Keppinger Theremin Oscillators

Posted: 10/14/2010 12:12:36 PM

From: Richmond Hill, Georgia

Joined: 9/18/2005

When I was building my Keppinger theremin, I recall that it sounded wonderful. What was not wonderful was the issue that the oscillators would not keep oscillating. I could momentarily restore function by grasping the large coils. The suckers would work for a minute or so and then quit. I believe the X factor, be it the transconductance of the tubes or my own unique and extensive personal magnetic bio-field, somehow prevented my theremin from working correctly (perhaps an unrealistic expectation). Permanent dunking of the unit in the nearby Atlantic Ocean was almost realized due to engineering frustration on my part.

I have a WW2 era tome, Radio Engineer’s Handbook, by Frederick E. Termen, Sc.D. I wonder if he was related to Lev? Anyway, one of the items discussed in the oscillator chapter was that the time constant formed by the grid shunt bias resistor Rg and the coupling resistor Cg to the tank was important.

The text stated that if intermittent operation of a Hartley oscillator is experienced, then reducing the time constant Rg x Cg may be helpful. In essence, the tank is not getting enough “kick” to keep it running. The text also stated that the preferable method of accomplishing the reduction was via decreasing Cg, and NOT Rg. Reducing Rg would change the bias operating point of the tube.

The initial values were Rg = 100 Kohms and Cg = .001 uF. I had reduced Rg to around 80 Kohms and voila!, the sucker worked.

Now memory being what is, I seem to recall that the theremin sounded better when it was intermittent. I posit that my changing of the grid shunt resistance, not only shifted the bias point of the tube, but also changed the tone of the instrument. In retrospect, I perhaps should have reduced the value of Cg. My napkin calculations indicated values in the neighborhood of 750 pF with the original 100Kohm shunt. Obtaining a variable cap in that value is not practical. So, one would tack solder a range of values from 470 to 750 pF and see if the intermittent operation is cured and the sound is better. Mica caps in that size are cheap.

My primary complaint has been lack of character in the tone, i.e. the waveforms closely resemble a sine wave at some points. The high frequency harmonic issue has been largely cured by careful selection of the two oscillator frequencies so any mixing products are outside the human range of hearing (i.e greater than 20 KHz), and careful selection of the volume oscillator bias point. If the bias of the volume oscillator circuit is advanced too much, i.e. more volume for a given hand position, “fuzzing” of the tone at low frequencies (approximately 500 Hz and lower) is noticed and is objectionable, rather than what one would expect from pleasant overtones.

I am a quintessential Electrical Engineer. I read this text while on the throne at my day job.



Philip Neidlinger
Posted: 10/18/2010 4:56:51 PM

From: Colmar, France

Joined: 12/31/2007

Philip, here my 2 cents:

Decreasing the grid resistor will increase the anode current of the tube because the same grid current will give a smaller grid voltage. This will drive the tube in the more linear range and naturally change waveform of the oscillator to a more sine wave like waveform. What makes the tube sound so characteristic? It's the asymetrical soft clipping of the negative half of the sine wave which gives a very similar overtone spectrum as a sawtooth wave (=more string like sound). So my idea would be to come back to the 100kOhm grid resistor and changing the value of the grid capacitor. If the oscillator doesn't work constantly, that means that there is not enough drive at the grid, so you should increase the grid capacitor's value because its impedance decreases with increasing value. If this theremin was mine, I'd put the original 0.001uF capacitor back into its place and solder experimentally 100pF or 220pF parallel to it and seek a point with stability of oscillation and a good sound quality. Since the Keppinger theremin has an additive mixer, you should do this operation synchronously on both, the variable and the fixed pitch oscillators in order to judge the results.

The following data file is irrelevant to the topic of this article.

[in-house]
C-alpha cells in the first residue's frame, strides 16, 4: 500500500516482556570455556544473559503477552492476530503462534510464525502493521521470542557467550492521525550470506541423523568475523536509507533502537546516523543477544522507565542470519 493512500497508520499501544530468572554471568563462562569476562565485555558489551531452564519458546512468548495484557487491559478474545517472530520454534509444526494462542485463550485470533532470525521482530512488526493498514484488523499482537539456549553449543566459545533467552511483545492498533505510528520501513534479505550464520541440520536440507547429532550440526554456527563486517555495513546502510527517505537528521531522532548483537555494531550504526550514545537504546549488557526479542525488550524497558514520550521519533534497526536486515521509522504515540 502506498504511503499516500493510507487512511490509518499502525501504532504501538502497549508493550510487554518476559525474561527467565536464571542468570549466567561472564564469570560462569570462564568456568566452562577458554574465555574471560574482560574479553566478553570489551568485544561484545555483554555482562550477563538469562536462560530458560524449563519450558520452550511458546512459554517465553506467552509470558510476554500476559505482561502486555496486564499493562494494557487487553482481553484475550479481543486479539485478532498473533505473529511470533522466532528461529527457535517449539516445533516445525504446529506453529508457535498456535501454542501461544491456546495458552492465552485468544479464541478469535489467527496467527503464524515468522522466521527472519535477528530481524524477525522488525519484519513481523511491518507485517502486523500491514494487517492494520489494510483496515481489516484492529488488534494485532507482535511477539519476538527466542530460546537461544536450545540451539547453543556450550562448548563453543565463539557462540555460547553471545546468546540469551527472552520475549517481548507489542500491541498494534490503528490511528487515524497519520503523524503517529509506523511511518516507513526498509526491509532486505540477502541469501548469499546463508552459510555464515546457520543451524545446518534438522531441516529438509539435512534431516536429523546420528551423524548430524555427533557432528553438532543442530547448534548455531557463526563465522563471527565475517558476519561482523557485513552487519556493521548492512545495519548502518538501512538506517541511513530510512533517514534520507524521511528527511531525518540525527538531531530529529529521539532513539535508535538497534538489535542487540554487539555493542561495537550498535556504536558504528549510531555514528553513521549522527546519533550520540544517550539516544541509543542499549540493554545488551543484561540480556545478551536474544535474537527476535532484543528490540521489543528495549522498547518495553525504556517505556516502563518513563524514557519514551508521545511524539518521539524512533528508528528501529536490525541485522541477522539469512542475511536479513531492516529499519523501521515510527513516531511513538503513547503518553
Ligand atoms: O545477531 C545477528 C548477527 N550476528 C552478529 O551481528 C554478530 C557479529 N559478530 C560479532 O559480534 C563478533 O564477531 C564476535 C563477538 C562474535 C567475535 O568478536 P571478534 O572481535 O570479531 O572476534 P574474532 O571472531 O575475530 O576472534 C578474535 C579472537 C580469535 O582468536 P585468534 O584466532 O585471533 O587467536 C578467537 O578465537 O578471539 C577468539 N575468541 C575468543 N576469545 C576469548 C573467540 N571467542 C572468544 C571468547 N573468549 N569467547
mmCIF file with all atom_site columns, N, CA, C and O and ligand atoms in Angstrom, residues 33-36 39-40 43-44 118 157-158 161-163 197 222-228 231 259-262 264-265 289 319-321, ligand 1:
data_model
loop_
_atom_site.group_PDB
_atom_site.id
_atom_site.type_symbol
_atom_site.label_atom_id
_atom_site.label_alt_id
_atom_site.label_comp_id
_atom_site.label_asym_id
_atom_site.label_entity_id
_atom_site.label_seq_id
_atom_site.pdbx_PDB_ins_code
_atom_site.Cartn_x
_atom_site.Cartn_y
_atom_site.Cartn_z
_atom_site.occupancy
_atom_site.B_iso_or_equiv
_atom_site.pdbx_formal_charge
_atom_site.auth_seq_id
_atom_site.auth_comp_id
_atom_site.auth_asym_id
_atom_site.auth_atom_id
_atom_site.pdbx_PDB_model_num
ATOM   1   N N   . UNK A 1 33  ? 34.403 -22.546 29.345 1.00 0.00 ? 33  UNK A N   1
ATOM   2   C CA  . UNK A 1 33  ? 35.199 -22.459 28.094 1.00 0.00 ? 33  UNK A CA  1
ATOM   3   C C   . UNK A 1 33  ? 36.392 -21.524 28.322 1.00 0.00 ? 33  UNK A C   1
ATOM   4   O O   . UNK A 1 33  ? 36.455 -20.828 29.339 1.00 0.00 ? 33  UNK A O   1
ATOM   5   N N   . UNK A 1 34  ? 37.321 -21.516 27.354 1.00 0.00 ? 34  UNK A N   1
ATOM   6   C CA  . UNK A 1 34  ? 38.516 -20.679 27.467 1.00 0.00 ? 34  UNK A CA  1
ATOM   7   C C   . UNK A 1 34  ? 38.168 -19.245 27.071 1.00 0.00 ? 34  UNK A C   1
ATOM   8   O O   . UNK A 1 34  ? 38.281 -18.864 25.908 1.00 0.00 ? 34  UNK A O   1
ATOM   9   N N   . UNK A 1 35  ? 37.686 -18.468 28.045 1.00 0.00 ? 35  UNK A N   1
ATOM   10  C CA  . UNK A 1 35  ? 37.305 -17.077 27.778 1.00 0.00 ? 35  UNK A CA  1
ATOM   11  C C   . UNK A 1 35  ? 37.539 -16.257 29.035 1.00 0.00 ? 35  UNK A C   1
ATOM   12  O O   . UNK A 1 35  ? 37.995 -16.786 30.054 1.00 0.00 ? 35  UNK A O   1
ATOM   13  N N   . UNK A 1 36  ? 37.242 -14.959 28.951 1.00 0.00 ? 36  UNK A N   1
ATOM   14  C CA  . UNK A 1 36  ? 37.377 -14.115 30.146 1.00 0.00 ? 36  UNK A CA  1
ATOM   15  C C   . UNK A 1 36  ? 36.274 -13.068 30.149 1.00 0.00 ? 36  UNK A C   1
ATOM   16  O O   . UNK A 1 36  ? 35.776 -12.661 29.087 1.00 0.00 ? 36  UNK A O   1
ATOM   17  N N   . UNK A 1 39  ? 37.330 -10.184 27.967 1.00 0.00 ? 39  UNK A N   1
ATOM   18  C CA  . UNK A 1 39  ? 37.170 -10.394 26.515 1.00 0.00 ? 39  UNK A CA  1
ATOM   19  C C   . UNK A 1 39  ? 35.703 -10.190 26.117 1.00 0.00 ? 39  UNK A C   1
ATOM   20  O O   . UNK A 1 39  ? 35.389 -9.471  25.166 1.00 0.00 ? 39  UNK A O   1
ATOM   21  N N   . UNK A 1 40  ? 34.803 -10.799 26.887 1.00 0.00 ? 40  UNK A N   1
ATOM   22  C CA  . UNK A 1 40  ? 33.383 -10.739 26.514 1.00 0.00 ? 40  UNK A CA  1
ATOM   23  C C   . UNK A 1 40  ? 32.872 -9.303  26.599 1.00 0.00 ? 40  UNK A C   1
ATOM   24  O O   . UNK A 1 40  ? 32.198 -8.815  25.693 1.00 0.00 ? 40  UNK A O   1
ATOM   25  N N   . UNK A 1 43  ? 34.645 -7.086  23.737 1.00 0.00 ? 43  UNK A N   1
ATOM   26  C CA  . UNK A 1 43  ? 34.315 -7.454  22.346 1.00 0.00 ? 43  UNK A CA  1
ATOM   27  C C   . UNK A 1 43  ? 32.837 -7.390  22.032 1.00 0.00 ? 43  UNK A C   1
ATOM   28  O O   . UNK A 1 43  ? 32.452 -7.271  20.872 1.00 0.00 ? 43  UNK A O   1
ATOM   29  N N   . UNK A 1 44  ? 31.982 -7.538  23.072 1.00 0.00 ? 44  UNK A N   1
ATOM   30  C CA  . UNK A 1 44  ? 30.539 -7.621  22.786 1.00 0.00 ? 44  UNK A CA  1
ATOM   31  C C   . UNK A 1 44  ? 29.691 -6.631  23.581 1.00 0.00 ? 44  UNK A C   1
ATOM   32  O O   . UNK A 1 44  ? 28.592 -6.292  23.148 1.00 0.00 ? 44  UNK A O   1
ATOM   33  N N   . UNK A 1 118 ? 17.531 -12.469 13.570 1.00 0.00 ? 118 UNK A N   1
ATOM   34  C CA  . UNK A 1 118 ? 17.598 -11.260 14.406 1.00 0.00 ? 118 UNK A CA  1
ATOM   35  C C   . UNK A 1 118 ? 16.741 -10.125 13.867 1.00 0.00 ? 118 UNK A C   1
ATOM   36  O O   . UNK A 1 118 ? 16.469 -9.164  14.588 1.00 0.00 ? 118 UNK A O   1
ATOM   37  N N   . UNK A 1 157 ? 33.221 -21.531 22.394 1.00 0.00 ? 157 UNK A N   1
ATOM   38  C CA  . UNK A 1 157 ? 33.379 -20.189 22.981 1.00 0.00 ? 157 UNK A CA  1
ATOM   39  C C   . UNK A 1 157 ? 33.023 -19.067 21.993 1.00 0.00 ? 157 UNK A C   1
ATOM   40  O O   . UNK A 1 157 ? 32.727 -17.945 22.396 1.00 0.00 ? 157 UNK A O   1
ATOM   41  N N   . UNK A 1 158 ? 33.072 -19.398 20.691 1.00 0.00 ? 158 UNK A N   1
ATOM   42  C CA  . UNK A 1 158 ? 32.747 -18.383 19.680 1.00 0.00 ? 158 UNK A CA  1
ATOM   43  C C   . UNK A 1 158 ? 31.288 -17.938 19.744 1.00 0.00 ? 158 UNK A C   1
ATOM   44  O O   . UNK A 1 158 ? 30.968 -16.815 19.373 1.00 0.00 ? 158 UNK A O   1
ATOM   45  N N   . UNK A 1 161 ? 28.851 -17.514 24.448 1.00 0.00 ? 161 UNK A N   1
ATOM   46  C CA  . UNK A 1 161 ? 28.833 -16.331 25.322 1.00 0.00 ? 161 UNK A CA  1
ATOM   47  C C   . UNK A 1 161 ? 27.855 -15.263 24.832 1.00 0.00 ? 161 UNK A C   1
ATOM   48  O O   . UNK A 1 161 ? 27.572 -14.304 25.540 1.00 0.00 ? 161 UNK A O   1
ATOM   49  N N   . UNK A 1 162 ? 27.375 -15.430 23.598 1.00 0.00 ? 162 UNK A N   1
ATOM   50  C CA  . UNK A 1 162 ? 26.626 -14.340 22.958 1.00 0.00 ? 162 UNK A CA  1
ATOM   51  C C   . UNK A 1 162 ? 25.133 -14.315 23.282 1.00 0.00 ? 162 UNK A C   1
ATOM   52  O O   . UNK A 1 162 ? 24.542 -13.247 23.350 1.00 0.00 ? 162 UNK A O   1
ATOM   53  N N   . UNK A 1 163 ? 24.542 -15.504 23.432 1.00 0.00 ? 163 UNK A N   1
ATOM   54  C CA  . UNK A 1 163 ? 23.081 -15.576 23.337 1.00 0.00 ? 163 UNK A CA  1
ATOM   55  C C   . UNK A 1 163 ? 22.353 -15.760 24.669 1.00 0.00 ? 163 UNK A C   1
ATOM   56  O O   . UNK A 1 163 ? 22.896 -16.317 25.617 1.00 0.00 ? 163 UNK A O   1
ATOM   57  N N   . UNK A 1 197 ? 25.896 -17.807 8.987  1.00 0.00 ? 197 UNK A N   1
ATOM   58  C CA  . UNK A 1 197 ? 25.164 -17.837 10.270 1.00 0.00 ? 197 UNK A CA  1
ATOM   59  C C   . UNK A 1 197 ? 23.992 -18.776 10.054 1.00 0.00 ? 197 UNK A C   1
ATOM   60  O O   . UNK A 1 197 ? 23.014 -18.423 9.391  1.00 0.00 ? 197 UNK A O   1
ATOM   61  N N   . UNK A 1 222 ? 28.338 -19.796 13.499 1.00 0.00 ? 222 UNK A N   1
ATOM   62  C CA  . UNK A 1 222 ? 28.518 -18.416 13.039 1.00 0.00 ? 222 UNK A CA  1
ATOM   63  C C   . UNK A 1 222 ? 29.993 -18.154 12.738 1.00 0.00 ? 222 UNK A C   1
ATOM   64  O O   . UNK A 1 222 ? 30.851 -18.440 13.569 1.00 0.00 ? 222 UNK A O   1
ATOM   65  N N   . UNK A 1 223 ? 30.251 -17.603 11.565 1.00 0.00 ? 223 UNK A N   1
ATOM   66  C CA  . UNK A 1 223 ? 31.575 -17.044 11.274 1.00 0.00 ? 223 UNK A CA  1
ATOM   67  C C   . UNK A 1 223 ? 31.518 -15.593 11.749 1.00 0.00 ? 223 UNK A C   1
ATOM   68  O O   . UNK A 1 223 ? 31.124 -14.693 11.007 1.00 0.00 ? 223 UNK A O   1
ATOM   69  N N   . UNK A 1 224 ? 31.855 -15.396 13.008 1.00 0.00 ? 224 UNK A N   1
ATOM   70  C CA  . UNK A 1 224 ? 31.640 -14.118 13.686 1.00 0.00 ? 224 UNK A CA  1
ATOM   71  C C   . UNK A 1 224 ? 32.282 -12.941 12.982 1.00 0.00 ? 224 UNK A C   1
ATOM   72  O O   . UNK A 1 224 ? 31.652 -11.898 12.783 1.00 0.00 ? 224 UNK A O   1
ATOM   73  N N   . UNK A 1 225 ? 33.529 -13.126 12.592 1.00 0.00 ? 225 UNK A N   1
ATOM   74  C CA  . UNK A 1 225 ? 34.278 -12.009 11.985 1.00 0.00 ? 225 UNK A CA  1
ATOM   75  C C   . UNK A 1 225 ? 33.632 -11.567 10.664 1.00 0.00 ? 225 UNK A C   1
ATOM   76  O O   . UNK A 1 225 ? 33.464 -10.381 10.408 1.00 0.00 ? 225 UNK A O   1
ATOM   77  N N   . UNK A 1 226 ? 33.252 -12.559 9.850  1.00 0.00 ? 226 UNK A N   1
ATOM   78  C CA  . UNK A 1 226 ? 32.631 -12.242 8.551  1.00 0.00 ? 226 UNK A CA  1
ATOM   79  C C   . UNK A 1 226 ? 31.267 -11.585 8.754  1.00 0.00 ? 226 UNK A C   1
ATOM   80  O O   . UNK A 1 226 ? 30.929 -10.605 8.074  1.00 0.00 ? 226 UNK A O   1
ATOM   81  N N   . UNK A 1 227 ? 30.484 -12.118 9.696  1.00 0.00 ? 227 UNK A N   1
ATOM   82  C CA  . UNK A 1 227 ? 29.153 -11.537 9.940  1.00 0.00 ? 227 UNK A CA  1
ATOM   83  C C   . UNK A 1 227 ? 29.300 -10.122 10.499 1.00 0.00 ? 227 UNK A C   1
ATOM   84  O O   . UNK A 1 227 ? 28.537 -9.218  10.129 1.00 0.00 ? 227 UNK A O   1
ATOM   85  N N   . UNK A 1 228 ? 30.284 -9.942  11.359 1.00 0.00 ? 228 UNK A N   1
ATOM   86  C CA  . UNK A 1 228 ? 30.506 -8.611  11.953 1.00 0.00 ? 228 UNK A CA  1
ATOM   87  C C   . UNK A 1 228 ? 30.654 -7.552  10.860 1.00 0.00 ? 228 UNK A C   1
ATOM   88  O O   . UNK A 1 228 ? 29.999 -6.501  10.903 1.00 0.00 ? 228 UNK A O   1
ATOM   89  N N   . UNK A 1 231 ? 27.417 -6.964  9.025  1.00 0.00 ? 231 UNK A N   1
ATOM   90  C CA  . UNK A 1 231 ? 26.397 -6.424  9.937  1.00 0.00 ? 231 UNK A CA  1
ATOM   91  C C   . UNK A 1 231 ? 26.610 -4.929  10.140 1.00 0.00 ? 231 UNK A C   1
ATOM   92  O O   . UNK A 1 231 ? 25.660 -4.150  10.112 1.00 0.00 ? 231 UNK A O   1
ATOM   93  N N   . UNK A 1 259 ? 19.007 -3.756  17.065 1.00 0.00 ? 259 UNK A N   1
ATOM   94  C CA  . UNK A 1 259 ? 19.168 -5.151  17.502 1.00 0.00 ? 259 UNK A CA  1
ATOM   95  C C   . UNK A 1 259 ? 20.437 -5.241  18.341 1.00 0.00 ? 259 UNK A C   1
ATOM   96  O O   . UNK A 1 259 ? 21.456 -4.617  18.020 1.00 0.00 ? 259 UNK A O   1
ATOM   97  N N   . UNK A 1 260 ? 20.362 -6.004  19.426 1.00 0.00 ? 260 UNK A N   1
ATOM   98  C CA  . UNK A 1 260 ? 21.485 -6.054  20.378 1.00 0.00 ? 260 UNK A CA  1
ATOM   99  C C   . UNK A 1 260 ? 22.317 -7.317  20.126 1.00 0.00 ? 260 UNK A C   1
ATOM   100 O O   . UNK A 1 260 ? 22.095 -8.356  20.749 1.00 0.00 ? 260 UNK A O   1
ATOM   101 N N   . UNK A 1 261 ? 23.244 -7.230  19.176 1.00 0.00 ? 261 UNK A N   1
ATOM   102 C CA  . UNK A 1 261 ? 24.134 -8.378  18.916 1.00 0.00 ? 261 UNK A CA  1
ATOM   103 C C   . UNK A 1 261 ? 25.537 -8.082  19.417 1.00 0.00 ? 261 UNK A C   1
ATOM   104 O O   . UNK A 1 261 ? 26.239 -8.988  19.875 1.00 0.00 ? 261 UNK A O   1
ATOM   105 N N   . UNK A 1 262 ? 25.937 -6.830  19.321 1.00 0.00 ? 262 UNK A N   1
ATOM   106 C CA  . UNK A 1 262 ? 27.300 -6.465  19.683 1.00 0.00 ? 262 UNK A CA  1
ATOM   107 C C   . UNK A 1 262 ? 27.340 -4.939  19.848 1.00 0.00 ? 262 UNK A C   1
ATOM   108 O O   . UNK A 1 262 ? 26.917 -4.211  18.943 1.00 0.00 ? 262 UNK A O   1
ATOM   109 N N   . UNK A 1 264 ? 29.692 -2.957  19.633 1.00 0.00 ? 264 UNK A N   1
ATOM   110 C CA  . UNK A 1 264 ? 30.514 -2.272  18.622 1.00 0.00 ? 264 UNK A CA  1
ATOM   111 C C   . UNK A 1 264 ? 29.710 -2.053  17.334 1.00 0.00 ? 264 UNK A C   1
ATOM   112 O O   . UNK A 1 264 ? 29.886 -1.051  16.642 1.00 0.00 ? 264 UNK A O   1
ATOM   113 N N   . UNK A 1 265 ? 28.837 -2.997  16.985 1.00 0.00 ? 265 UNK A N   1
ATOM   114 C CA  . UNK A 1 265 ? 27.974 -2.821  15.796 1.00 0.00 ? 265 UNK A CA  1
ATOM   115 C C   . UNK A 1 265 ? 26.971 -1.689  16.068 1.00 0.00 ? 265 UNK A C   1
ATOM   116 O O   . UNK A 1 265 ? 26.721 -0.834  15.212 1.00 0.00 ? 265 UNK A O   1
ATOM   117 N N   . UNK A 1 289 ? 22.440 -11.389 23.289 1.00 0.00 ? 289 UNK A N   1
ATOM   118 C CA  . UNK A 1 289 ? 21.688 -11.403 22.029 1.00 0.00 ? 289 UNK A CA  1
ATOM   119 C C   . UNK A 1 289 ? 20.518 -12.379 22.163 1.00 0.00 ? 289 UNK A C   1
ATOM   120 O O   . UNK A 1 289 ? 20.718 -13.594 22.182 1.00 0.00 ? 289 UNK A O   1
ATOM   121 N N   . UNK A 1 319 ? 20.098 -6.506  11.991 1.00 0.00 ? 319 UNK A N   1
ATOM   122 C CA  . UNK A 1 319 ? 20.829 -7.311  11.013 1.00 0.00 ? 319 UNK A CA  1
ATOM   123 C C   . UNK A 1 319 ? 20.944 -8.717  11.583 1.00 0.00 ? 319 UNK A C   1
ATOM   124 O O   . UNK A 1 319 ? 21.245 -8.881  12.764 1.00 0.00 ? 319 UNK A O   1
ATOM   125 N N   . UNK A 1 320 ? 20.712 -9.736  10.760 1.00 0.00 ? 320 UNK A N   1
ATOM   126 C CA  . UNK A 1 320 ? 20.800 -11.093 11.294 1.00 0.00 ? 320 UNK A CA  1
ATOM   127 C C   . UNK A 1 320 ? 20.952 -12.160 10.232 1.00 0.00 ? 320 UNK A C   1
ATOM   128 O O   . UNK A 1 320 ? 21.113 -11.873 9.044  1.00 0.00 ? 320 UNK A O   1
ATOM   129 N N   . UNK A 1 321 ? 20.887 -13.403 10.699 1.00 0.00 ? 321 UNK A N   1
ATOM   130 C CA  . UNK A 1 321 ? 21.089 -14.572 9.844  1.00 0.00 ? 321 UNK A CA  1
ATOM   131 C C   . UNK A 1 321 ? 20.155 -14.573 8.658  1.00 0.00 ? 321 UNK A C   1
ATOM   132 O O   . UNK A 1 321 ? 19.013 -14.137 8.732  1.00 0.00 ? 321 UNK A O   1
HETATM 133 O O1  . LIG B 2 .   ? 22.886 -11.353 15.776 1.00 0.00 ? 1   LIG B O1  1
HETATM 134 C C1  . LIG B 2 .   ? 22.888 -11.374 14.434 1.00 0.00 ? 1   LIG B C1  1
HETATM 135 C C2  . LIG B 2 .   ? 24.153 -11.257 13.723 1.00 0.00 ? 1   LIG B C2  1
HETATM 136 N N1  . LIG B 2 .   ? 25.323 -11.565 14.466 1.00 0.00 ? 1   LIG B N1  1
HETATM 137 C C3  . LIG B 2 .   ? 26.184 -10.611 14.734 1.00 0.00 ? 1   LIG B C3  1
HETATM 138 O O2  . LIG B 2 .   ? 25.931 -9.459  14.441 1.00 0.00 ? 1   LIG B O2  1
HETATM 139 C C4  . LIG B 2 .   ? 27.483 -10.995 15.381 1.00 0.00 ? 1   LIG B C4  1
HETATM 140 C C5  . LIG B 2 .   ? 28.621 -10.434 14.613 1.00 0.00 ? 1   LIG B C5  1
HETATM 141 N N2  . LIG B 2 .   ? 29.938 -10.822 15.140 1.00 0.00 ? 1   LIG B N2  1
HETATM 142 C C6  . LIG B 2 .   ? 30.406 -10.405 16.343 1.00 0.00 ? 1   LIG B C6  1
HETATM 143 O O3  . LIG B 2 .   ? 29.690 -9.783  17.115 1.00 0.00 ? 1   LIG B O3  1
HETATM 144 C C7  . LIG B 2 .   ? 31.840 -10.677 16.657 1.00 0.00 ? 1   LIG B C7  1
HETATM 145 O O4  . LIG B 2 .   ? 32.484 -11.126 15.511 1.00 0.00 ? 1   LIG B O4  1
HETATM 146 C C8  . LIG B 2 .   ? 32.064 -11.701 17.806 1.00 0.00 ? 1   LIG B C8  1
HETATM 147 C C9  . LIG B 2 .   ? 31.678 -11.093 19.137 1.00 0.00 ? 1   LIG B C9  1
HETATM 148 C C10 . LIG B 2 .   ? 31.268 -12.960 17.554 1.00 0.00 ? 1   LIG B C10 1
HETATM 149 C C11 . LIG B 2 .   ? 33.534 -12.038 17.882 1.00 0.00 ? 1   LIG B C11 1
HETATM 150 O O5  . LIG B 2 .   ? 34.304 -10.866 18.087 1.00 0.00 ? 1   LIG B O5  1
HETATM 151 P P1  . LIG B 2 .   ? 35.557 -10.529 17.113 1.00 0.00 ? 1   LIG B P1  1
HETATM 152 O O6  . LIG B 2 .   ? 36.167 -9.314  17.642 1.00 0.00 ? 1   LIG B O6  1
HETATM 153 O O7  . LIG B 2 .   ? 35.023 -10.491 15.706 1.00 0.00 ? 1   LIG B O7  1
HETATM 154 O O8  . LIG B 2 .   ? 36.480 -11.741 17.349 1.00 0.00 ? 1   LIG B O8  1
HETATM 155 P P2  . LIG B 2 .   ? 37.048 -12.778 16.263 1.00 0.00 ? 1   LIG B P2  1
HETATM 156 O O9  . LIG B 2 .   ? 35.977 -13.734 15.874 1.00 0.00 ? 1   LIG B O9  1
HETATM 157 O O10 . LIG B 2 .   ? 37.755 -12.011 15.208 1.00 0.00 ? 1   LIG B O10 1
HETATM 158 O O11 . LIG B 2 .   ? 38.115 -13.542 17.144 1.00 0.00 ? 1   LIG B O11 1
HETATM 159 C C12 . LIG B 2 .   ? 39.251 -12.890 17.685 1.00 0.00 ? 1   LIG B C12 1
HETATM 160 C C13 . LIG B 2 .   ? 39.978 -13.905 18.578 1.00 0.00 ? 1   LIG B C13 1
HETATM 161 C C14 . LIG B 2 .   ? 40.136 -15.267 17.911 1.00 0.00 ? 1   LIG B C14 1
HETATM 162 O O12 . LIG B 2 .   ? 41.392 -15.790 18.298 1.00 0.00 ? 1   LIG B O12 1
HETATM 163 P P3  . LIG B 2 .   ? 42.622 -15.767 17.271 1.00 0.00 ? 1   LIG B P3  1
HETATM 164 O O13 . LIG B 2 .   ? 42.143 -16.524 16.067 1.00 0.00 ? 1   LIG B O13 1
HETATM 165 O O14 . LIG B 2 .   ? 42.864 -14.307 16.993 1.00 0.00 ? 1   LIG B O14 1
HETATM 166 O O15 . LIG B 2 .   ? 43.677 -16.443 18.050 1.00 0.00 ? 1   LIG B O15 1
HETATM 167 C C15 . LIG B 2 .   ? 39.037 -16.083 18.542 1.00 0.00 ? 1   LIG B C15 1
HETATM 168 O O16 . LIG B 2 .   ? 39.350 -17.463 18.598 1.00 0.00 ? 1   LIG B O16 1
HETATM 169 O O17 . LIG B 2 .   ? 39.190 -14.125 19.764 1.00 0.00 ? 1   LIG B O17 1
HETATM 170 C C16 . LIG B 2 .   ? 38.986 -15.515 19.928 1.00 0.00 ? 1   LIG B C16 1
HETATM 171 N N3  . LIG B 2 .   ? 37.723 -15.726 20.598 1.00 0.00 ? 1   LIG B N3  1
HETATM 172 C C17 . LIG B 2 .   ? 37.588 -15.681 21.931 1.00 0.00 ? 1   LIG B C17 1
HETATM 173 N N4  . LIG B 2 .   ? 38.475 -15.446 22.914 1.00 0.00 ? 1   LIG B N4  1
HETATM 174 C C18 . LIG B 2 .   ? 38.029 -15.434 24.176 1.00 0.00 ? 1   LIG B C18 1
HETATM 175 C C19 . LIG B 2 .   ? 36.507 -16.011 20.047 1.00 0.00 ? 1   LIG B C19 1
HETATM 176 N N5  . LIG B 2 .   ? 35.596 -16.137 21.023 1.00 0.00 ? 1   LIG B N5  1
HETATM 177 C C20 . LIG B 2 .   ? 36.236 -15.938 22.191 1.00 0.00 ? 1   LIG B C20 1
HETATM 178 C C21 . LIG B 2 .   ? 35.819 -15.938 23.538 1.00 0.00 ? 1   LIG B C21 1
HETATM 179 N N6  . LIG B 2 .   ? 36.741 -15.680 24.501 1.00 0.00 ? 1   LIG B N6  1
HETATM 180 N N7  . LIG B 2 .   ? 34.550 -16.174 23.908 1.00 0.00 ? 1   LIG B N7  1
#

Please accept my apologies for the linguistic form of this posting. It was written quickly without spell checker and online dictionnary.

P.S.: Speaking of the time constant of Rg/Cg makes no sense in my eyes. They form a high pass filter with a 3dB frequency of 1.6kHz which is far away from the oscillator's frequency and thus will not have any effect. I tend rather to see both components in an independent way, Rg for the DC bias and Cg for the decoupling of the tank circuit with a slight influence on the feedback ratio.
Posted: 10/19/2010 12:30:01 PM

From: Richmond Hill, Georgia

Joined: 9/18/2005

This makes more sense than anything I have heard or read. As to the time constant, that was almost a direct quote from the textbook. However, the text was geared towards communications electronics, and not musical instruments.

I will experiment each way, ie adding and subtracting capacitance. I just want that elusive sound back that greeted me intermittently when my theremin spoke for the first time on my test bench.


Gabby on the test bench. (

You must be logged in to post a reply. Please log in or register for a new account.